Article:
Crude oil prices jumped to a two-month high on Monday, reflecting output cuts and investors' betting that looser lockdowns will boost demand for fuel.
West Texas Intermediate crude futures soared as much as 13%, to $33.32 per barrel. Brent crude, the international benchmark, climbed 10%, to $35.72 at intraday highs.
The combination of global production cuts and recovery expectations has been driving oil prices higher, Jeffrey Halley, Oanda's senior market analyst for Asia Pacific, said in a note on Friday.
OPEC and its allies reached a deal to cut oil production by 9.7 million barrels per day in May and June to shore up the price of the commodity. Prices tanked earlier this year as the coronavirus pandemic weighed on economic activity and Saudi Arabia and Russia waged a bitter oil-price war.
Citing an unnamed OPEC delegate, Energy Intelligence reported on Monday that OPEC might extend the cuts through the rest of the year.
Several countries that had enforced strict lockdown measures — including Italy, Iran, Spain, Israel, and Germany — have been easing them. However, the risk of a second wave of infections resulting in a fresh set of restrictions remains.
Several US states have also lifted some lockdown measures. As of Friday, Georgia, South Carolina, and Montana had lifted stay-at-home orders, while others including Texas, Maine, and Illinois had eased some restrictions.
The combination of supply cuts and greater hopes for a demand recovery has helped to boost oil prices. Halley said WTI and Brent outperformed on Monday because of "China stimulus measures, decreasing supply and peak virus hopes."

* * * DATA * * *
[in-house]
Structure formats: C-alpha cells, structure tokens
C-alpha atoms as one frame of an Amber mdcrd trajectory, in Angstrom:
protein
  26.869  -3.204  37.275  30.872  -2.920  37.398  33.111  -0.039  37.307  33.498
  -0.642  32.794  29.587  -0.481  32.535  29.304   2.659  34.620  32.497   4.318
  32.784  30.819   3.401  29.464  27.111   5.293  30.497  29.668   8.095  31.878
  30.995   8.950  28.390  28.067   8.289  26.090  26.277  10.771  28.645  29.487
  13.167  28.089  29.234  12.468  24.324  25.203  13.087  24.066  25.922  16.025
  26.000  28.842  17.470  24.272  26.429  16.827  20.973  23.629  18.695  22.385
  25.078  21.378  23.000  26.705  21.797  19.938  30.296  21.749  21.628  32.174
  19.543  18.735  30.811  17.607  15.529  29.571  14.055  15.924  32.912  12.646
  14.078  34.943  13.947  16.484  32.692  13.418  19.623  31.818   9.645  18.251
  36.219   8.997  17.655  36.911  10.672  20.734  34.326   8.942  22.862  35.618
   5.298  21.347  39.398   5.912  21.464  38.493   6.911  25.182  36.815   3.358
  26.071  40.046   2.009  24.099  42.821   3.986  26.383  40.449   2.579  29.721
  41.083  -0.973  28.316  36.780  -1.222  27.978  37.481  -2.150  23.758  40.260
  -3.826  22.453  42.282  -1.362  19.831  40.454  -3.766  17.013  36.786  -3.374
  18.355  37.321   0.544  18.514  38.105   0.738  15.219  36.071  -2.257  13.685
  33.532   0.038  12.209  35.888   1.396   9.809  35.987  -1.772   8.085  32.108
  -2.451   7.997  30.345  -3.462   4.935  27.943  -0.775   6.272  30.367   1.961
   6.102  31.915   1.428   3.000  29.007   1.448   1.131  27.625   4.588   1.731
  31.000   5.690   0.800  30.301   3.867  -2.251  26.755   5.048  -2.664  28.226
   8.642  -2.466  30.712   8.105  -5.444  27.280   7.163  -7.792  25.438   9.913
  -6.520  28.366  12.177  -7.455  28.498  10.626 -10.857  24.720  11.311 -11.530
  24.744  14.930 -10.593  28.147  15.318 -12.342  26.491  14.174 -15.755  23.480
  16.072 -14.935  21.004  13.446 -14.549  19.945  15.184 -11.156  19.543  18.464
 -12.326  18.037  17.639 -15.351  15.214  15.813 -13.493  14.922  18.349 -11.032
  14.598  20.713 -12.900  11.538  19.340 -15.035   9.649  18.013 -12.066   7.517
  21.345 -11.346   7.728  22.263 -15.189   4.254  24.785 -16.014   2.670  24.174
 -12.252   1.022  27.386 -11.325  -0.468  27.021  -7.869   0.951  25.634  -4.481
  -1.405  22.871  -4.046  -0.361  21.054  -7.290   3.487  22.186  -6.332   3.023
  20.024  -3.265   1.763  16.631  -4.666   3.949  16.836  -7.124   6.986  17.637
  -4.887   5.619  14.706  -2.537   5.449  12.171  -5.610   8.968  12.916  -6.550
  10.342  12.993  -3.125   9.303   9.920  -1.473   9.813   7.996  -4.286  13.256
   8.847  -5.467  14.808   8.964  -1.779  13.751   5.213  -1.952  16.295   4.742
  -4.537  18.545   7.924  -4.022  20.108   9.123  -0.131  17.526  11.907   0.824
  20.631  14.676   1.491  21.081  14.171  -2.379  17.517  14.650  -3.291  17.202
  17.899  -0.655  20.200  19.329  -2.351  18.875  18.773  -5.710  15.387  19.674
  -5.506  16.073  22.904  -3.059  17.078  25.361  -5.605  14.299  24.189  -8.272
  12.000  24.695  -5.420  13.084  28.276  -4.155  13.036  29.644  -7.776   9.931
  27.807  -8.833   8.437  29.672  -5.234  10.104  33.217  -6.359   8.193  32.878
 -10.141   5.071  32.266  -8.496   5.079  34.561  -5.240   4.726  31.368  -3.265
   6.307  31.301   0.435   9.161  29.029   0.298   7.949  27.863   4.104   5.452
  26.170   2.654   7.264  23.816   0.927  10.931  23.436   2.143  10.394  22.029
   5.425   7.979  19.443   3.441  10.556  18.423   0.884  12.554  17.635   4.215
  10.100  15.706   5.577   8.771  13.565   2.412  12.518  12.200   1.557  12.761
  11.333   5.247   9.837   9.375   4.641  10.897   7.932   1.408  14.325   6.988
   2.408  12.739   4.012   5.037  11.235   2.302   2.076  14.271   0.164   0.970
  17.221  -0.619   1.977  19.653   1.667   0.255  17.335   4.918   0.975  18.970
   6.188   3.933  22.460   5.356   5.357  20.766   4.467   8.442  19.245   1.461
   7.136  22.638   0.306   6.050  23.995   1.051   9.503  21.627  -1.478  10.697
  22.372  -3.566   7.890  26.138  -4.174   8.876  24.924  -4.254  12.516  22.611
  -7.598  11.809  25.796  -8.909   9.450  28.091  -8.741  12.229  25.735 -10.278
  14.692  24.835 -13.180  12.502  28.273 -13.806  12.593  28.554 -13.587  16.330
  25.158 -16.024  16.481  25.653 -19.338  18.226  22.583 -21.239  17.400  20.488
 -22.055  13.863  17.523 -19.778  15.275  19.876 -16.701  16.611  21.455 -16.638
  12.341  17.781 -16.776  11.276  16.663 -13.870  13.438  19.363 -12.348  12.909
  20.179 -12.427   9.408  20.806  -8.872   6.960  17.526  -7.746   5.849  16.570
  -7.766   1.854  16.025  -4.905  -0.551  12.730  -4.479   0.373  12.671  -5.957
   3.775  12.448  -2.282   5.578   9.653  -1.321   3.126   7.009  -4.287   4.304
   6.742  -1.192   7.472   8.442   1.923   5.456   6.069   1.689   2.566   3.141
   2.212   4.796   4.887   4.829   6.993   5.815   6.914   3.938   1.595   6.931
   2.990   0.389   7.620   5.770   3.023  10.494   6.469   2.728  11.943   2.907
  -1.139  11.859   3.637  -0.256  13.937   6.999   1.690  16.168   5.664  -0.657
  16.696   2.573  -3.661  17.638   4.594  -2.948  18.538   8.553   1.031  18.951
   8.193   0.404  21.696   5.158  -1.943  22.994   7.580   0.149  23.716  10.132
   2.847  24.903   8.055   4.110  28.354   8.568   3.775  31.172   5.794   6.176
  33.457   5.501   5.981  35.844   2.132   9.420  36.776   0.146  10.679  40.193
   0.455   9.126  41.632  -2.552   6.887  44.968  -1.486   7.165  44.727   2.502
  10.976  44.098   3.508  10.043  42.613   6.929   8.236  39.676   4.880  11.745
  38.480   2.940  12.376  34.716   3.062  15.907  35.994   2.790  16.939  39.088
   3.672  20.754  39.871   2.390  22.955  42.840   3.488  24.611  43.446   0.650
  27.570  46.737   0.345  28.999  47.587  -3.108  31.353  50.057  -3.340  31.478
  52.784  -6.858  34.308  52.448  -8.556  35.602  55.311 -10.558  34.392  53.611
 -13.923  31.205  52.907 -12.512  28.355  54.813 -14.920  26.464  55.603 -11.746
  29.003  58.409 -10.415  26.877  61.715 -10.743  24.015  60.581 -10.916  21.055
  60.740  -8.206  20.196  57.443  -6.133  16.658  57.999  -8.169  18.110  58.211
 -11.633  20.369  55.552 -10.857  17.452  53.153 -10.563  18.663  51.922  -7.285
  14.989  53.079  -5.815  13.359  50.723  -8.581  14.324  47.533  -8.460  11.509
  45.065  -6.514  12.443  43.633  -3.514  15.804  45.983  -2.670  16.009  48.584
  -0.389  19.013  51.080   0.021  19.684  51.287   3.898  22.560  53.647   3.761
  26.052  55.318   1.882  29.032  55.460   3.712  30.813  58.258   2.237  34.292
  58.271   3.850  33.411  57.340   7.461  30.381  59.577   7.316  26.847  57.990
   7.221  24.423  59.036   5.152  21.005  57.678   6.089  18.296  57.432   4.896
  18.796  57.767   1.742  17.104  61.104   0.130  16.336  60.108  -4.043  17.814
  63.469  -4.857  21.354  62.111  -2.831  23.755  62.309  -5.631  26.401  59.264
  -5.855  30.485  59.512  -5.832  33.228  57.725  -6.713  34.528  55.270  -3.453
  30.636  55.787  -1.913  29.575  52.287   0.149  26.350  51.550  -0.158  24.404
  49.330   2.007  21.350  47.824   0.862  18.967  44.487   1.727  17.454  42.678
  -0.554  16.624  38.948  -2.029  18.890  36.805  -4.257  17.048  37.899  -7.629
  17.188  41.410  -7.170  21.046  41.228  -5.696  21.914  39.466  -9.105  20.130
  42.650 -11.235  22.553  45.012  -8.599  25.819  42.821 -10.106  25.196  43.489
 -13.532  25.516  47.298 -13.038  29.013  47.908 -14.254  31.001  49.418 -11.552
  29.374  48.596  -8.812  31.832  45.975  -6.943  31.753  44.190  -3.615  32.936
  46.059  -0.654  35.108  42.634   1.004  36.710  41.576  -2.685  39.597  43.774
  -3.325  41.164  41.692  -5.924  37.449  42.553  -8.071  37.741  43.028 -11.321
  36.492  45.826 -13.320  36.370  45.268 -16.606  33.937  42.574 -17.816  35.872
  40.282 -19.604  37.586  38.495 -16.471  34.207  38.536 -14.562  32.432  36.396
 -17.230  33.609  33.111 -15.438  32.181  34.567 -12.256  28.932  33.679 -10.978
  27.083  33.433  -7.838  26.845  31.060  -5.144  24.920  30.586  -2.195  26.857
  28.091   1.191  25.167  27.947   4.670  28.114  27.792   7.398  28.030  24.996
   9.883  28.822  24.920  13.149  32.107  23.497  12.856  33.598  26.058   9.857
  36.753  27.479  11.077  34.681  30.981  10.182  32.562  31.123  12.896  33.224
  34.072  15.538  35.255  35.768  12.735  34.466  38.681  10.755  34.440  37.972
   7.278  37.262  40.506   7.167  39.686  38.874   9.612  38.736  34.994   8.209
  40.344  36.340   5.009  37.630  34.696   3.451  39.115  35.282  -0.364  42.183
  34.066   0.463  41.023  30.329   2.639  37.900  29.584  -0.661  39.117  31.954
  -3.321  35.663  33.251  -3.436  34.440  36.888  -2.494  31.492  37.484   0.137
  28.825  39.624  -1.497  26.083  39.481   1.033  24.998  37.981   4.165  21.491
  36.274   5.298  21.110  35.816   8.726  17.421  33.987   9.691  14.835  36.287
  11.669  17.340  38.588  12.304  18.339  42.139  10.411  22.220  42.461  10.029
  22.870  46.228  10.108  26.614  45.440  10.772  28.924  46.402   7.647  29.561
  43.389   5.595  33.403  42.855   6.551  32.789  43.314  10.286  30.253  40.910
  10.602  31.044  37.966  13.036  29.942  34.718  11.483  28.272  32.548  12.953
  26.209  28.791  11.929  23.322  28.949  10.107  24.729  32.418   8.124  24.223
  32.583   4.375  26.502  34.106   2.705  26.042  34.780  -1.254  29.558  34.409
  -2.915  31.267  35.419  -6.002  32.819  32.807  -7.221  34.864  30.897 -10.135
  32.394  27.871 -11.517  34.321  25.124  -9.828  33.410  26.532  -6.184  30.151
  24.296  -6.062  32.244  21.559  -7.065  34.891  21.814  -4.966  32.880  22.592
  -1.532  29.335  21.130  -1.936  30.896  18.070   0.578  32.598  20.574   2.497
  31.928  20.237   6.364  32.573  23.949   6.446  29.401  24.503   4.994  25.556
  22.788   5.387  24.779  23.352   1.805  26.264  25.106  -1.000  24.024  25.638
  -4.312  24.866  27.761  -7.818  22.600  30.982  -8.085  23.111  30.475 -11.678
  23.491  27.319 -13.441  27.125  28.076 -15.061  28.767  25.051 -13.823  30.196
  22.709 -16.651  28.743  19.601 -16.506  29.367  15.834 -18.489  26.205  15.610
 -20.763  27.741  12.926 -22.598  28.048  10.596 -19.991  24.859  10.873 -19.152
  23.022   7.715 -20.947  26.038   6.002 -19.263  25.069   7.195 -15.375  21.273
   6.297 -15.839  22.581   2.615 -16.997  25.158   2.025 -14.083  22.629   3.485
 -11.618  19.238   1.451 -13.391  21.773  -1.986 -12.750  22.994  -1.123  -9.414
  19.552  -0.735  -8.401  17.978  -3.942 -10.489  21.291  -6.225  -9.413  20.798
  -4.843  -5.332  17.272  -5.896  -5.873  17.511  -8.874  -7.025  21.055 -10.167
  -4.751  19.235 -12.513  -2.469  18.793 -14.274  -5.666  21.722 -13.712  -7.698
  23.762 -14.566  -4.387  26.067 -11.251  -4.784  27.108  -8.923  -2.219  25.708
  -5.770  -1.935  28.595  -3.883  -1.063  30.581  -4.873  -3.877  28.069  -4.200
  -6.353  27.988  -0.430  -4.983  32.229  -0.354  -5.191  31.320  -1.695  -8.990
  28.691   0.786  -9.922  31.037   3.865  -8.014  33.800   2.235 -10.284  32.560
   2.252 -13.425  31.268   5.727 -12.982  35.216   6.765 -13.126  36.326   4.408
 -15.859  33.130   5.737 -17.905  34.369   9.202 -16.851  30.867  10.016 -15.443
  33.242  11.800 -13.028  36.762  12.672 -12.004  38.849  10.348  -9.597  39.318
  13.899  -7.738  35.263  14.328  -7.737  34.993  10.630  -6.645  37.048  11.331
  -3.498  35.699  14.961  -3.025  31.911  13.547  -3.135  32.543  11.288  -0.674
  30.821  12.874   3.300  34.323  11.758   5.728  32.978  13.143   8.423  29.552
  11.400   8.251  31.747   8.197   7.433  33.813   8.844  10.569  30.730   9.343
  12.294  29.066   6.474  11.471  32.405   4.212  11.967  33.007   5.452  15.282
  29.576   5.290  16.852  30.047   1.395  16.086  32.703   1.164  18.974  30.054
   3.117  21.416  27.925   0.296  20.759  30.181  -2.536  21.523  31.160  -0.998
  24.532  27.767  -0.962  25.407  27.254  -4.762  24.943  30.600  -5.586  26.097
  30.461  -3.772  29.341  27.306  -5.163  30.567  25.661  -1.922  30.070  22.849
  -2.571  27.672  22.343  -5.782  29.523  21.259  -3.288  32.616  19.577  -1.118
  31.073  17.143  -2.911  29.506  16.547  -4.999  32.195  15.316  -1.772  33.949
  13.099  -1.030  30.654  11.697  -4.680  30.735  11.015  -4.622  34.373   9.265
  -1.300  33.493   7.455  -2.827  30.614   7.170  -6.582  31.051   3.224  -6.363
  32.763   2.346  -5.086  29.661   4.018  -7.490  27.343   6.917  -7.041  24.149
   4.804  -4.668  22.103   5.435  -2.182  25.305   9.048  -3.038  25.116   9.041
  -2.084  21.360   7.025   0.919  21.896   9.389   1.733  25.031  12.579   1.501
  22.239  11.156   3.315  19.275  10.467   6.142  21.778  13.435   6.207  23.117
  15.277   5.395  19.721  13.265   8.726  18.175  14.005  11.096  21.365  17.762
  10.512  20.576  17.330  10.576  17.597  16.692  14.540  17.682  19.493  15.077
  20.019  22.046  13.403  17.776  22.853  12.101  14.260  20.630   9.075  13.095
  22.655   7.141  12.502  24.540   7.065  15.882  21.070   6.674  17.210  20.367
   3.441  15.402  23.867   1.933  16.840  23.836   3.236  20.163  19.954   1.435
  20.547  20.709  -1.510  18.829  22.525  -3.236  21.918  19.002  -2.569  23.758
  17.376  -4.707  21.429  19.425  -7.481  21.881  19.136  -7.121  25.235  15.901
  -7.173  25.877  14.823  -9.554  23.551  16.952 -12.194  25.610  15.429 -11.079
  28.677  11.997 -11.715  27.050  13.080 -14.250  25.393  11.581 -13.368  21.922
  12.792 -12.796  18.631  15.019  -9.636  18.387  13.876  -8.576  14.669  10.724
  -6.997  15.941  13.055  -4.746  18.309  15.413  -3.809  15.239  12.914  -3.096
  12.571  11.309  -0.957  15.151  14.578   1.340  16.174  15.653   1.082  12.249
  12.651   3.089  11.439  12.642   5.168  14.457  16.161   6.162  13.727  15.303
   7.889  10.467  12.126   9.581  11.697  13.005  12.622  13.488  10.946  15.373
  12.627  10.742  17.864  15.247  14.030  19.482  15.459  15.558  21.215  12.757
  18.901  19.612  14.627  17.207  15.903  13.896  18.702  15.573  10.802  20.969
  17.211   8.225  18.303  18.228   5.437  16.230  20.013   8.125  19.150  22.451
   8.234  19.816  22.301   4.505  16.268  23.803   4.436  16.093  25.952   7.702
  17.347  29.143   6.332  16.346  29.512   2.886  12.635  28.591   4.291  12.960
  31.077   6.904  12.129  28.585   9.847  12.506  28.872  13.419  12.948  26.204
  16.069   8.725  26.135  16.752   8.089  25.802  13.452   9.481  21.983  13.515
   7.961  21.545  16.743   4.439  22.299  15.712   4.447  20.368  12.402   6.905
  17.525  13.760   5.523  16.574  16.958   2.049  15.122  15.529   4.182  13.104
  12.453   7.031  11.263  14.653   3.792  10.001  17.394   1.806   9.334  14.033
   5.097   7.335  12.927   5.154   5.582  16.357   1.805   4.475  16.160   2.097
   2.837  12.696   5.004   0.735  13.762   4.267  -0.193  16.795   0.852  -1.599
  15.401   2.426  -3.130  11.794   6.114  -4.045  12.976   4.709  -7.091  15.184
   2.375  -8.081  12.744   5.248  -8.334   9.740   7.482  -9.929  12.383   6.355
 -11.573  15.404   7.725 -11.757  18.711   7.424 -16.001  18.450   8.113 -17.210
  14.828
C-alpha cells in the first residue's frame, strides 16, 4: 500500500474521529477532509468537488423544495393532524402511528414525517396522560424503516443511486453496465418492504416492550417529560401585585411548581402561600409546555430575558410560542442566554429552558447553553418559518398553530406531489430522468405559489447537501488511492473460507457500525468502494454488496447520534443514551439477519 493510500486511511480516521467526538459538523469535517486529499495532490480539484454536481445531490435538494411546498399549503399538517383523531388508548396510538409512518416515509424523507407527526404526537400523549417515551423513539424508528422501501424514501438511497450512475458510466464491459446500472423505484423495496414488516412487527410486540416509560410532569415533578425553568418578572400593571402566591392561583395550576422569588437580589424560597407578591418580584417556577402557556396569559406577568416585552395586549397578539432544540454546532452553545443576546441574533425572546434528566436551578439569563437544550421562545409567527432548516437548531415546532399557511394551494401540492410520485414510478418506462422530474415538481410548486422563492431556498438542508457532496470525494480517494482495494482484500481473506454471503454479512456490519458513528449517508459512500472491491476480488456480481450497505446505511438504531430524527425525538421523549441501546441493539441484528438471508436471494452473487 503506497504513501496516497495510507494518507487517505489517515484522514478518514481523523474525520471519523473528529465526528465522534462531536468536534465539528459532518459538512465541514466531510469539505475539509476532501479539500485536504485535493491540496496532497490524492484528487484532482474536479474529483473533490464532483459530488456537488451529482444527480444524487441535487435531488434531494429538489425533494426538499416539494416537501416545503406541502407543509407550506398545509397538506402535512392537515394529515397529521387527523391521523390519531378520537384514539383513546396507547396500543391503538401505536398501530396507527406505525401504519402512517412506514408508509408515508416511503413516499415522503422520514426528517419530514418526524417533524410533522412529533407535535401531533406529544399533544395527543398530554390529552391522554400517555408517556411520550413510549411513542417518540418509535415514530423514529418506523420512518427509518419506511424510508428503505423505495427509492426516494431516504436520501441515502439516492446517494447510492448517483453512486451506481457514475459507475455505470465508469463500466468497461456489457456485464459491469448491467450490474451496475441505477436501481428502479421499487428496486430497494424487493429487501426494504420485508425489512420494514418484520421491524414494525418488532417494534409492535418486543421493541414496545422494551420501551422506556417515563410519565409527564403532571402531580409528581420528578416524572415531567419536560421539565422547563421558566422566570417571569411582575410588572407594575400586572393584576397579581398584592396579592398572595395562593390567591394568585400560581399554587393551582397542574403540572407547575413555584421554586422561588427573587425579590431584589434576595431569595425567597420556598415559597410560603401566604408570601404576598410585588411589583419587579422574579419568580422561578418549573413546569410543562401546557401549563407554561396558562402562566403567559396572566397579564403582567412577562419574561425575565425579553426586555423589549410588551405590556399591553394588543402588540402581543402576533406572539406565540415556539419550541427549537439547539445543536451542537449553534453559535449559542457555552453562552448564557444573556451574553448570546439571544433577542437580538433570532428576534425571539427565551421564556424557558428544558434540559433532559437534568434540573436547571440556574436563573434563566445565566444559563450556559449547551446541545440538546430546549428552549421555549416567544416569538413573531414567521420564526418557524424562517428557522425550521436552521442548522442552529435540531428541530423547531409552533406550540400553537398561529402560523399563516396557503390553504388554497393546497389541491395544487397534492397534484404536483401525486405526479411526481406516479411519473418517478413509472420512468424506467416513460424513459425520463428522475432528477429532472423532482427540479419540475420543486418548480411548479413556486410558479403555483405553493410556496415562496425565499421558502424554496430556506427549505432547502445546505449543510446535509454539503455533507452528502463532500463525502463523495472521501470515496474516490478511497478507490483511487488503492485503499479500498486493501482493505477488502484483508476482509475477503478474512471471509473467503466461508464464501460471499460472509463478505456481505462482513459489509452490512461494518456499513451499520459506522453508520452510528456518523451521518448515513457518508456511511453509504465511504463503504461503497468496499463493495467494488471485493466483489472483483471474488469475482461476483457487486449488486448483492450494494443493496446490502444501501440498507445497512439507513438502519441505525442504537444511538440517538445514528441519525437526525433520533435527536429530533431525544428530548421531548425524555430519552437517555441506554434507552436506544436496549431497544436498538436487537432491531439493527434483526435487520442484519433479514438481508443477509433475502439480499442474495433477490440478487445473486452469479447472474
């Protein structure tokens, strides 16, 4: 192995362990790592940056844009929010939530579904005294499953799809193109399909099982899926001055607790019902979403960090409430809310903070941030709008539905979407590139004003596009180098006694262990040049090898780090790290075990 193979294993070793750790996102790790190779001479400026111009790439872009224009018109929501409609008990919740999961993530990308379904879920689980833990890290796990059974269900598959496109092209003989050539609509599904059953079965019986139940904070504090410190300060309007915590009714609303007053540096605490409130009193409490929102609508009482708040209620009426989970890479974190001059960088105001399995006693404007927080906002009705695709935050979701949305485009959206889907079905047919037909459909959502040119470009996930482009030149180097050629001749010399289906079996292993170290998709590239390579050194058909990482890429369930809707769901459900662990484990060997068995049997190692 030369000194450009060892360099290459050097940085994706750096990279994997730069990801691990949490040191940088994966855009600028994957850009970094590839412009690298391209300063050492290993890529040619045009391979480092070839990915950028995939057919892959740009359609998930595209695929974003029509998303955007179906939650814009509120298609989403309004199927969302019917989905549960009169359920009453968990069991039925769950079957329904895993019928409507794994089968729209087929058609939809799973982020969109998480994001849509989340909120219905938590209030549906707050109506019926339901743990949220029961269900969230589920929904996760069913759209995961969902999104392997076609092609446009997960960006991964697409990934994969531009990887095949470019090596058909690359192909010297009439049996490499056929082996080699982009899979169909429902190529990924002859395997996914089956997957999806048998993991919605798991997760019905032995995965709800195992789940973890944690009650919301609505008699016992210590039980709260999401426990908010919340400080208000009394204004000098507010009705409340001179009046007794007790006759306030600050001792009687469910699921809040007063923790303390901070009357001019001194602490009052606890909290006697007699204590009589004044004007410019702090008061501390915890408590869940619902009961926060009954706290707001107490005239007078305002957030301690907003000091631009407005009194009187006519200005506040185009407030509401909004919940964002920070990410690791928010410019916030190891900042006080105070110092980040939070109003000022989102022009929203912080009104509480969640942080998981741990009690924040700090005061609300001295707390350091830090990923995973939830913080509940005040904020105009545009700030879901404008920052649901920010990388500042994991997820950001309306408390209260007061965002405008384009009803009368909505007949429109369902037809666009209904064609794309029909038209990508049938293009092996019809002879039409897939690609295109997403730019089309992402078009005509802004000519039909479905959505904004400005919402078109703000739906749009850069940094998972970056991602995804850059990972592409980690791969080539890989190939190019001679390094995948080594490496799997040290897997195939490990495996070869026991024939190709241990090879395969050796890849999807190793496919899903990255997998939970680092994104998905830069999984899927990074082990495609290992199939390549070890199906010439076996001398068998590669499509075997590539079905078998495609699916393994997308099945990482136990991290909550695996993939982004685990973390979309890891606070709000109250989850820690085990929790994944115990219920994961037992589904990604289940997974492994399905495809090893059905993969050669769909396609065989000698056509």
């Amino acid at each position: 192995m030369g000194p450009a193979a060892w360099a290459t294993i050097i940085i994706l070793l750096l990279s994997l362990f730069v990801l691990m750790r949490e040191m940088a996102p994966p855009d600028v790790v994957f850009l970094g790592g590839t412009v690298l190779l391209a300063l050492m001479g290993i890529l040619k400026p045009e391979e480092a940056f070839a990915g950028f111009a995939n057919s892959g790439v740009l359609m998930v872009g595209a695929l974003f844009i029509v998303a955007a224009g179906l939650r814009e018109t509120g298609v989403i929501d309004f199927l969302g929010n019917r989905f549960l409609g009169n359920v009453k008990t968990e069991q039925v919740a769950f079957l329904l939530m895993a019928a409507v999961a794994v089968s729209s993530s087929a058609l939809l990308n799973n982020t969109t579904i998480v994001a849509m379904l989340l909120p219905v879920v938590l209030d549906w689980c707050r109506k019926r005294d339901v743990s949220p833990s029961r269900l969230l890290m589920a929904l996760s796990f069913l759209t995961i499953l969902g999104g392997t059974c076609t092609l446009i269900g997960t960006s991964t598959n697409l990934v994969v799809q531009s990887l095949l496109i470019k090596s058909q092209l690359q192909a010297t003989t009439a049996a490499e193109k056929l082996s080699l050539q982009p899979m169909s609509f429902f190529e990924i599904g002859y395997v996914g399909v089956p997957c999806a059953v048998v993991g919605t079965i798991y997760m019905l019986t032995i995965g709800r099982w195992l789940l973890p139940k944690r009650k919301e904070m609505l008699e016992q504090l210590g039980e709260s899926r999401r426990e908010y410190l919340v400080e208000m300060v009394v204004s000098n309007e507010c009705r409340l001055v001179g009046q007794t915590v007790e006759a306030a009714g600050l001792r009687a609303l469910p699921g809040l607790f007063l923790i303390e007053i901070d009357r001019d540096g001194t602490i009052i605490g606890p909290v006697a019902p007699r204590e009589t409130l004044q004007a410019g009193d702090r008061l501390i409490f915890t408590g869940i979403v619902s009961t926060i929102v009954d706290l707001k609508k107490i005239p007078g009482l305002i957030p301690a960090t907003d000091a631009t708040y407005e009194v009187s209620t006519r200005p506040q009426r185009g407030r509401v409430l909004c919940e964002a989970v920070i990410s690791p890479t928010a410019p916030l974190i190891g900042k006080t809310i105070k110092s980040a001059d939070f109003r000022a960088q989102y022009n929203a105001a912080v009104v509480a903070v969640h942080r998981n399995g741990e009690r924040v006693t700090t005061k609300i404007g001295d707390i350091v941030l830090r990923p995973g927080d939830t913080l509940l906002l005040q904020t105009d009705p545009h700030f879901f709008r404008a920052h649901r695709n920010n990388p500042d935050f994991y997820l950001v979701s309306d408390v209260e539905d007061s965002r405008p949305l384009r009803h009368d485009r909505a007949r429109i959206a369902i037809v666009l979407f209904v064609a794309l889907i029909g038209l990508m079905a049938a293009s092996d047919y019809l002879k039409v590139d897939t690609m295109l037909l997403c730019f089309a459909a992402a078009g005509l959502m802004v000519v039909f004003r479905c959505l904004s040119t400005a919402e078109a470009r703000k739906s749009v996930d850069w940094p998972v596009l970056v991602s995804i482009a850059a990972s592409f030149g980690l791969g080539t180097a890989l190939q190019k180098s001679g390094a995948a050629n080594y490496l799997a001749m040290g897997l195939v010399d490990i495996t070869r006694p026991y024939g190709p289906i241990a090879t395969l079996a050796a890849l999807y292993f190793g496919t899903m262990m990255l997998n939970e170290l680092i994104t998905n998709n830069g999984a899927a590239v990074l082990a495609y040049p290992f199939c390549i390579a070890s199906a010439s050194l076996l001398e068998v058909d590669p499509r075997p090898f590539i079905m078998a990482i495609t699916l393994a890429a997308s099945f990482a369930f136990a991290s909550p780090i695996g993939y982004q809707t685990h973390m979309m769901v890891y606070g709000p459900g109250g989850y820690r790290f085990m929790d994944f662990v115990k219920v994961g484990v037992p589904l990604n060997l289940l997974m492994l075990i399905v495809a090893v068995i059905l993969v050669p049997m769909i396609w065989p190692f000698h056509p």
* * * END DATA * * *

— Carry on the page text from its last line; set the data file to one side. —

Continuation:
The WTI contract for May delivery turned negative for the first time in history on April 20 as the coronavirus pandemic tanked demand for fuel and worries mounted about a shortage of storage facilities, particularly at a key hub in Cushing, Oklahoma.
However, a repeat is unlikely when June contracts expire on Tuesday, as market forces are pushing prices higher, Halley said.
Analysts welcomed Monday's gains but questioned whether prices would remain stable in the long term.
"It is still unclear if the prices can continue their upward journey at the current pace, and especially if we have a valid reason for the crude price to top the $35," Aslam said.
Markets remain in a "tug-of-war pattern," where it remains unknown "whether the damage will be a lot worse than feared or the recovery will be much swifter," Neil Wilson, the chief market analyst at Markets.com, said in a morning note.